This fall, the Art Gallery of Ontario (AGO) invites visitors to accompany some of the greatest artists of the 19th and 20th centuries on a spiritual journey of self-discovery. Organized in partnership with the renowned Musée d’Orsay in Paris, Mystical Landscapes: Masterpieces from Monet, van Gogh and more breaks new ground by exploring the mystical experiences of 36 artists from 15 countries, including Emily Carr, Paul Gauguin, Vincent van Gogh, Vassily Kandinsky, Piet Mondrian, Claude Monet, Edvard Munch, Georgia O‘Keeffe and James McNeill Whistler. This major exhibition, which features close to 90 extraordinary paintings and 20 works on paper, debuts on Oct. 22, 2016 and runs to Jan. 29, 2017, before opening at the Musée d‘Orsay in the spring of 2017.

The years between 1880 and 1930 were marked by rampant materialism and rapid urbanization. Disillusioned with traditional religious institutions, many artists across Europe and North America searched for an unmediated spiritual path through mystical experiences. They conveyed their feelings of unity with nature and the cosmos in some of the most famous landscape paintings ever created. Gauguin found inspiration in the faith of peasants in rural Brittany; Monet sought solace from the First World War through hours of contemplation beside his waterlily pond at Giverny; and van Gogh looked for consolation in the starry skies over Arles.

Mystical Landscapes was conceived and developed by Katharine Lochnan, the AGO‘s senior curator of international exhibitions, together with guest curators Roald Nasgaard and Bogomila Welsh-Ovcharov, in addition to Guy Cogeval and Isabelle Morin Loutrel of the Musée d‘Orsay.

Over the five years it has taken to develop the exhibition, the AGO has been assisted by a multi-disciplinary advisory group drawn largely from senior faculty at the University of Toronto. Leading experts in the fields of theology, history, astrophysics, medicine and psychology have looked at nature mysticism and art through different lenses.

“These masterpieces convey experiences that cannot be put into words”, says Lochnan. The feeling of connecting with a deeper reality—a power much greater than ourselves—is a mystical experience. These experiences may reach any of us through the contemplation of nature and the cosmos. We are moved by the beauty of sunrise and sunset, the stars in the night sky, the reflections of the moon on lakes, the power of the ocean waves and the vision of snow-capped mountains. These paintings convey the artists “mystical experiences of something greater than themselves. It is primarily through the contemplation of nature that they have seen with greater clarity.”

Mystical Landscapes will take visitors on a journey through Europe, Scandinavia and North America, beginning on a path through the woods and ending with a view of outer space from a mountain top.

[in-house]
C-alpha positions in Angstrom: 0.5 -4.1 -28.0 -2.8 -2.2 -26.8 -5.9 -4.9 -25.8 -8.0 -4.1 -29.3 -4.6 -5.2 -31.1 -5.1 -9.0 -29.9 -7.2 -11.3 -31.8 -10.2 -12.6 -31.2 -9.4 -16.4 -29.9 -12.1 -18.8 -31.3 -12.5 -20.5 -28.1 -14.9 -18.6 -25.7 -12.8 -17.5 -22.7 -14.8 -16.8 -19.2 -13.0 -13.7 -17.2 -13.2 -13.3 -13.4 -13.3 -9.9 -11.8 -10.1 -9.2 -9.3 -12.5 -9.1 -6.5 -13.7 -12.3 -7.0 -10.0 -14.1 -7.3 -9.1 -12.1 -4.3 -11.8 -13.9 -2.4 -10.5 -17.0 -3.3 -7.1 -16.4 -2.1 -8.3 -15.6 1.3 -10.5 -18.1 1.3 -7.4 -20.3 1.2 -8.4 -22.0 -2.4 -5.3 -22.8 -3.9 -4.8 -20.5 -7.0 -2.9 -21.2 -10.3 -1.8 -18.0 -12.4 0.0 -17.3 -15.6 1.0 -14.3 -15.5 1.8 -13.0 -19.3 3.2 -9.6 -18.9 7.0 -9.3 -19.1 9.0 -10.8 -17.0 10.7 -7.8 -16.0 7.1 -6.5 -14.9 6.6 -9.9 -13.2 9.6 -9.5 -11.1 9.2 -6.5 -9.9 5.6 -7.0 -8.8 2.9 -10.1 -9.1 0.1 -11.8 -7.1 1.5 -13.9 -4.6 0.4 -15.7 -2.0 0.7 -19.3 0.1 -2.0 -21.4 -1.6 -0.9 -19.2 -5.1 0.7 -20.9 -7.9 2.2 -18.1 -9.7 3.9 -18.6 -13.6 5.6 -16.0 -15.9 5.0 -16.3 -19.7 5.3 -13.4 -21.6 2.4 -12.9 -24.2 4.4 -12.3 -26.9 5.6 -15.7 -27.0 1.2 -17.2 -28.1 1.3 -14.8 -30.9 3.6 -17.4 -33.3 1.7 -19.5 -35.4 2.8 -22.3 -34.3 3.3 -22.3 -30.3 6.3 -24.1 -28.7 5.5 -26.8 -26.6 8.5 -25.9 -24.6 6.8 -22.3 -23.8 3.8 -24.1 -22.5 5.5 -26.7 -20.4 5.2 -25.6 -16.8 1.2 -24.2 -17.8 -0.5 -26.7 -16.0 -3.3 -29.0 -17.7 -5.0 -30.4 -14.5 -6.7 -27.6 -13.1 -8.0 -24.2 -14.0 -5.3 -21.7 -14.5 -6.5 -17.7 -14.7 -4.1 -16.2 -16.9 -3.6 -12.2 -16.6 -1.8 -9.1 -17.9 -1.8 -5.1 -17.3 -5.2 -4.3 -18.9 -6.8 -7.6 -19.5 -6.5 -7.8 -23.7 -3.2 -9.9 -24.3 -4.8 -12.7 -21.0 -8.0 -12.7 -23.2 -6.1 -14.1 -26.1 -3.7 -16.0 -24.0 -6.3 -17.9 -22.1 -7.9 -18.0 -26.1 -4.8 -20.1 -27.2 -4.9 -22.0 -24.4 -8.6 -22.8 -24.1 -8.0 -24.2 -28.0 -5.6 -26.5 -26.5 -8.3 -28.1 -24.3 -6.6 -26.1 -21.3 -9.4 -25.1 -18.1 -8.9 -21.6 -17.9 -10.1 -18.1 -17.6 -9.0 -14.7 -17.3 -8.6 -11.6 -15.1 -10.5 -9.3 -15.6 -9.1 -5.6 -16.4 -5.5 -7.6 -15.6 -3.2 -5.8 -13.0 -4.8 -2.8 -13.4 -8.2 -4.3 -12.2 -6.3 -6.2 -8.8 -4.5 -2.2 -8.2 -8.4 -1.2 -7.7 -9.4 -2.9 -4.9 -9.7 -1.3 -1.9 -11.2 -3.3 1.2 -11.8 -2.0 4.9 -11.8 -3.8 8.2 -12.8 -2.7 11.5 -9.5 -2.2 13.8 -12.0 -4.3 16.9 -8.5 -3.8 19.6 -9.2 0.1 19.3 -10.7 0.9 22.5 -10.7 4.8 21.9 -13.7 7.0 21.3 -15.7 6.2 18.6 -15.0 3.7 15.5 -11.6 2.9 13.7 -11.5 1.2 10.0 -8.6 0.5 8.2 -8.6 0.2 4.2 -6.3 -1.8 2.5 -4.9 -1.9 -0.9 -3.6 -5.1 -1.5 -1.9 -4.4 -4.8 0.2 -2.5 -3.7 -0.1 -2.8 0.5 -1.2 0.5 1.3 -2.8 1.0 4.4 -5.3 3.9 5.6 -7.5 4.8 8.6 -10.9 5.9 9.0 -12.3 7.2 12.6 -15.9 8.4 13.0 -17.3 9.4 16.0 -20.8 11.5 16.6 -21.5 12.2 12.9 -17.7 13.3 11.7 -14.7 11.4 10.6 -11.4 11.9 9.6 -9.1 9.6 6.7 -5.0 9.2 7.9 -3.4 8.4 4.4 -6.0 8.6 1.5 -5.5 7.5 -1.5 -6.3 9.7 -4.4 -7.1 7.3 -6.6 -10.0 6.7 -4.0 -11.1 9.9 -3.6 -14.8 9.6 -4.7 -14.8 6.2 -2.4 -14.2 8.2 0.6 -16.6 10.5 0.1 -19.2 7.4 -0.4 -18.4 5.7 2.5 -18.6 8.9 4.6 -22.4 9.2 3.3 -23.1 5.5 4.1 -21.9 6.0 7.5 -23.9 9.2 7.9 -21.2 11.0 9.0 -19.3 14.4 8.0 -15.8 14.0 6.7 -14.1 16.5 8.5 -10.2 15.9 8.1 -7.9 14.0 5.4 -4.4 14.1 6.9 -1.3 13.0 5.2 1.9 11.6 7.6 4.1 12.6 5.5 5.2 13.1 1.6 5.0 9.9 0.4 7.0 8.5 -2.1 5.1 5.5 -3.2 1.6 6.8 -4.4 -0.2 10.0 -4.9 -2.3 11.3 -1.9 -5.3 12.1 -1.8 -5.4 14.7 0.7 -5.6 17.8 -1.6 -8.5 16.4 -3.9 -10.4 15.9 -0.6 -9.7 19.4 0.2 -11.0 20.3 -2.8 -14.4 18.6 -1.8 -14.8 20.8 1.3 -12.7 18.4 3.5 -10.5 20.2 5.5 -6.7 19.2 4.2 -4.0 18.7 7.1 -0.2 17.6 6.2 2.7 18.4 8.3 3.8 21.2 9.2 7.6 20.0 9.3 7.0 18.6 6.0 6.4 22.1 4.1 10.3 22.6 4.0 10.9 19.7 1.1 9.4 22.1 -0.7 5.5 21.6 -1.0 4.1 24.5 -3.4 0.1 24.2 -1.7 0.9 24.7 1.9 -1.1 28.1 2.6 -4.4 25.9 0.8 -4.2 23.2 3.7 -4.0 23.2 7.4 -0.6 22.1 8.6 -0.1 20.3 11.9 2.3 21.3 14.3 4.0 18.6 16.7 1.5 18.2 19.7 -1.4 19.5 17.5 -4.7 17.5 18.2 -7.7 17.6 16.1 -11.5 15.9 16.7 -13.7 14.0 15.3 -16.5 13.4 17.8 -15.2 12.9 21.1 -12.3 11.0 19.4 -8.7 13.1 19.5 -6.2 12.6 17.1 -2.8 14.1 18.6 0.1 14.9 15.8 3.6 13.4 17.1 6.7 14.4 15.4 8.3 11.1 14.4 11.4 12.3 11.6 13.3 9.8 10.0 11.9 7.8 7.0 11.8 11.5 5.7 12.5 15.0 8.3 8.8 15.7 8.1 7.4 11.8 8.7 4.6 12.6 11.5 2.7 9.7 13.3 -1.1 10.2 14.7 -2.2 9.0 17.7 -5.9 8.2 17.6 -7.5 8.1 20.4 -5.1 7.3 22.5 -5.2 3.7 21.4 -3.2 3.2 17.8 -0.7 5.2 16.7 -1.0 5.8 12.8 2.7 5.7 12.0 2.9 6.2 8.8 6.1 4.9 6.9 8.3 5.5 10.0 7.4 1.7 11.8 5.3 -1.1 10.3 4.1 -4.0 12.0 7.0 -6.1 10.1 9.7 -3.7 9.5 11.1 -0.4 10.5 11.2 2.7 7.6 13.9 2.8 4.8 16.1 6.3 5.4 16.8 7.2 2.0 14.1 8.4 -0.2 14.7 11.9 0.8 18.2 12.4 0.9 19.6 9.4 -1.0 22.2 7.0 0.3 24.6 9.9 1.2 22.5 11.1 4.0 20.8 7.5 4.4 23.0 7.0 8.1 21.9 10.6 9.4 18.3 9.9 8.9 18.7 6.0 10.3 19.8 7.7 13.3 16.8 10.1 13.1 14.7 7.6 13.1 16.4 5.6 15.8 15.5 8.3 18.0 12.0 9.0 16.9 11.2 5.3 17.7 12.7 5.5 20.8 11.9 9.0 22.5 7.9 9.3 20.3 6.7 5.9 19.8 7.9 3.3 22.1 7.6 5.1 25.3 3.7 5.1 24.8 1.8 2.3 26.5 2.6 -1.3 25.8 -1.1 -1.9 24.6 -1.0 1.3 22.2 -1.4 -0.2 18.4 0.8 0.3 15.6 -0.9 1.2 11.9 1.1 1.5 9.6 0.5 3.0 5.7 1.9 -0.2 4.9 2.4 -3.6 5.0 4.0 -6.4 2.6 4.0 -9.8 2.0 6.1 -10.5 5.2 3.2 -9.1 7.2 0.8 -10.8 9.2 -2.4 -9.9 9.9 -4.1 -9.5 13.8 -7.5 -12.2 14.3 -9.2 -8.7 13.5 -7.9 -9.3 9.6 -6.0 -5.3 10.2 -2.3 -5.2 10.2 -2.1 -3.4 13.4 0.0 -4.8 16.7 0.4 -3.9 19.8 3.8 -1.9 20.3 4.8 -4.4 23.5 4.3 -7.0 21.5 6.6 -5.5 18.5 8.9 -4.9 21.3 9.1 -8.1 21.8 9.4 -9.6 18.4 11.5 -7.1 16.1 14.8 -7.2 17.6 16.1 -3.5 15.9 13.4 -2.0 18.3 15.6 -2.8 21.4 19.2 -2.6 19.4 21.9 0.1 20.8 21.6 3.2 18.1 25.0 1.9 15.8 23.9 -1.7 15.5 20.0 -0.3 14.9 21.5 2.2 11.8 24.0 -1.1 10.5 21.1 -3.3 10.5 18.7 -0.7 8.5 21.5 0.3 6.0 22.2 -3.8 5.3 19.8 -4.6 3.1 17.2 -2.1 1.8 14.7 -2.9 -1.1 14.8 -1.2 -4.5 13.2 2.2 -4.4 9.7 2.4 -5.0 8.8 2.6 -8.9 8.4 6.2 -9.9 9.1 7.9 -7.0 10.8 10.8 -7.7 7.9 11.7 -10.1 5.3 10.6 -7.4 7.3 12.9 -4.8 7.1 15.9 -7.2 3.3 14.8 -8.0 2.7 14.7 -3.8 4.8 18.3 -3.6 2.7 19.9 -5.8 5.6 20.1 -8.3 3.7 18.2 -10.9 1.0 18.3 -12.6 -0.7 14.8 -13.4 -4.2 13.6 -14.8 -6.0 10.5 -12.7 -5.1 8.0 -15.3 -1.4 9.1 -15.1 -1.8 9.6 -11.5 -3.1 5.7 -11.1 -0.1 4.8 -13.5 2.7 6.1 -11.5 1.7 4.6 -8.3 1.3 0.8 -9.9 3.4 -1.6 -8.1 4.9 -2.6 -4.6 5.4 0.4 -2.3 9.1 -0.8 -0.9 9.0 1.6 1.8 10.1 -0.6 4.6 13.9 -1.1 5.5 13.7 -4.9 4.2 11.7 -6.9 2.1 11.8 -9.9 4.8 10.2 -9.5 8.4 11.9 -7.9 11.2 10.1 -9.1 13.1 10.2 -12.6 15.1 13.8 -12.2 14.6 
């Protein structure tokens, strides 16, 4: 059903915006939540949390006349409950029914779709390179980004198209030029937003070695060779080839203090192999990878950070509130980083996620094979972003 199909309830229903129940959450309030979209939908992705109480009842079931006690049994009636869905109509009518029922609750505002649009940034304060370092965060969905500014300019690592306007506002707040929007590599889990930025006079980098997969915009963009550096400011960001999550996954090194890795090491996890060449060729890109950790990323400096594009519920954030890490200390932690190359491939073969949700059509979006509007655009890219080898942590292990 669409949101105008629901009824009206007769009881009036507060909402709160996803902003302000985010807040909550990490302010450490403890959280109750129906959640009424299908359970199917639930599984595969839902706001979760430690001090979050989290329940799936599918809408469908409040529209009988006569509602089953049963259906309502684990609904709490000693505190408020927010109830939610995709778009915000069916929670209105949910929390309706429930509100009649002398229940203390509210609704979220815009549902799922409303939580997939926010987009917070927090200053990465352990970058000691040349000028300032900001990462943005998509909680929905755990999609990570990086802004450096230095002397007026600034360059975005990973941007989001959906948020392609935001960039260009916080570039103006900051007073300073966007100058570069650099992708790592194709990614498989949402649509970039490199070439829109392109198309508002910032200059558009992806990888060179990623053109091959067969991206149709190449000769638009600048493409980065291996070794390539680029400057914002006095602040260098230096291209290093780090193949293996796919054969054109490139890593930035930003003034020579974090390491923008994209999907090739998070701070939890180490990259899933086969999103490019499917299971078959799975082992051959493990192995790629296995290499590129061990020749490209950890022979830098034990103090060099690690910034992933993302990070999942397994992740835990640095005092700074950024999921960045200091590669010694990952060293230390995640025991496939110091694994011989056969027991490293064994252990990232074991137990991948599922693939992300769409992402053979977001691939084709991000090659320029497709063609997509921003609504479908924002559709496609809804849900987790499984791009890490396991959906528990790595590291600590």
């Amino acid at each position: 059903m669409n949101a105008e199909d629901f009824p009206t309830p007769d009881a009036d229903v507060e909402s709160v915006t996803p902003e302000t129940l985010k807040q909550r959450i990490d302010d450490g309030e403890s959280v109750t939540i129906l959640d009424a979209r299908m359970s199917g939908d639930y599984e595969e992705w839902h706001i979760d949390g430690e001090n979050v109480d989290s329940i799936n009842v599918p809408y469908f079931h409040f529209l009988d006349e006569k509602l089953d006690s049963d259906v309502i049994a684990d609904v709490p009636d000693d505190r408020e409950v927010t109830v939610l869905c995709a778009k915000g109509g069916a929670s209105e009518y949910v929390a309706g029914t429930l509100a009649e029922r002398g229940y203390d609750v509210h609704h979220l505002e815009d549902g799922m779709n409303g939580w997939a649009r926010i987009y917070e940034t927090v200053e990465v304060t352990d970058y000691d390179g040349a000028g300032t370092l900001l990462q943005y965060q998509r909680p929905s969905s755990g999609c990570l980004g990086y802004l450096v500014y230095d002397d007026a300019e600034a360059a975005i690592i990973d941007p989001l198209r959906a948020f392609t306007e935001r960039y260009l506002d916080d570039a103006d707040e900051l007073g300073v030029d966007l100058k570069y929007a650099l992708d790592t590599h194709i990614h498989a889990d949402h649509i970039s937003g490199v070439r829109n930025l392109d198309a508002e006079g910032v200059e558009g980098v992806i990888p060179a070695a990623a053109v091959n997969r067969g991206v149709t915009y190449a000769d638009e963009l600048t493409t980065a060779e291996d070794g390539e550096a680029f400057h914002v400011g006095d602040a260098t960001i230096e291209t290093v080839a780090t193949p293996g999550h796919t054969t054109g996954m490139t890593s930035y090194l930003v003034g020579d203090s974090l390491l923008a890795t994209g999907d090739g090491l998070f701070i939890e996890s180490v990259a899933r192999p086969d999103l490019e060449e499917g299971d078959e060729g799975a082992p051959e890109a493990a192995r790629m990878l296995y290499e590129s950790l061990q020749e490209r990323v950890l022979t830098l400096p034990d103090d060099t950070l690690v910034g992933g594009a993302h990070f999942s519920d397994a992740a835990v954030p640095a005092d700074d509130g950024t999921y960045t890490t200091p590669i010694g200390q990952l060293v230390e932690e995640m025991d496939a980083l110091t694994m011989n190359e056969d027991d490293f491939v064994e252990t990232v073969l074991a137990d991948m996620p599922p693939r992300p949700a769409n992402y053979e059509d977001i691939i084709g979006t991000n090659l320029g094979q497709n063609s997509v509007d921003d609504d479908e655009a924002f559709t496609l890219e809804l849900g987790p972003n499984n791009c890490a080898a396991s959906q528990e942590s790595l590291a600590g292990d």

Highlights of the exhibition include:

Vincent van Gogh’s The Starry Night over the Rhone at Arles from 1888, which prompted him to write about feeling ―a tremendous need of —shall I say the word—religion…so I go outside at night to paint the stars‖;

Paul Gauguin’s vivid Vision after the Sermon (Jacob Wrestling with the Angel) from 1888, painted during his sojourn in rural Brittany;

Claude Monet’s Water Lilies (Nymphéas) from 1907, which he painted after hours of Zen-like meditation beside his Japanese water garden;

Edvard Munch’s The Sun, created to inspire students in the wake of his well-publicized nervous breakdown between 1910-1913;

Georgia O’Keeffe’s Series I – from the Plains from 1919, showing the terrifying power of an approaching thunderstorm in Texas;

A series of mystical lithographs by the recently rediscovered French artist Charles-Marie Dulac, which illustrates St. Francis of Assisi‘s Canticle of Creation.

“We have been given extraordinary support for this project from institutions around the world,” says Lochnan. “Many of the loans are ‘magnets’ in their home museums and are very seldom lent. This unprecedented level of generosity reflects the very genuine excitement and commitment to the ideas explored in this exhibition which have never been fully addressed through art historical research.”

Lenders include the Musée d‘Orsay; Tate Britain; National Gallery of Canada; National Gallery of Scotland; National Museum, Stockholm; National Gallery, Oslo; National Gallery, Prague; Leopold Museum, Vienna; Museum of Modern Art, New York; Museum of Fine Arts, Boston; Art Institute of Chicago; and many other institutions worldwide.

After stepping through its doors, visitors to the exhibition will feel an immediate sense of escape from the world outside. While designing the in-gallery experience, AGO Senior Interpretive Planner David Wistow has carefully considered ways to help audiences draw their own emotional connections to the art works. “We welcome people to contemplate the role of spirituality in their own lives, and their connection to a deeper reality,” says Wistow.   The artists’ mystical journeys prompt us to ask our own questions of, ‘Who are we, and why are we here?'”.

An illustrated catalogue will accompany this exhibition—one of the most ambitious publications in the AGO‘s history—and will be available in English and French. Featuring essays by 19 scholars and curators from across Europe and North America, including those who served in an advisory capacity, it will be for sale in shopAGO.

AGO members receive free admission to this time-ticketed exhibition. More information on the benefits of AGO membership can be found at http://www.ago.net/general-membership.

Mystical Landscapes: Masterpieces from Monet, van Gogh and more is organized by the Art Gallery of Ontario, Toronto and the Etablissement public du musée d‘Orsay et du musée de l‘Orangerie, Paris.

http://www.ago.net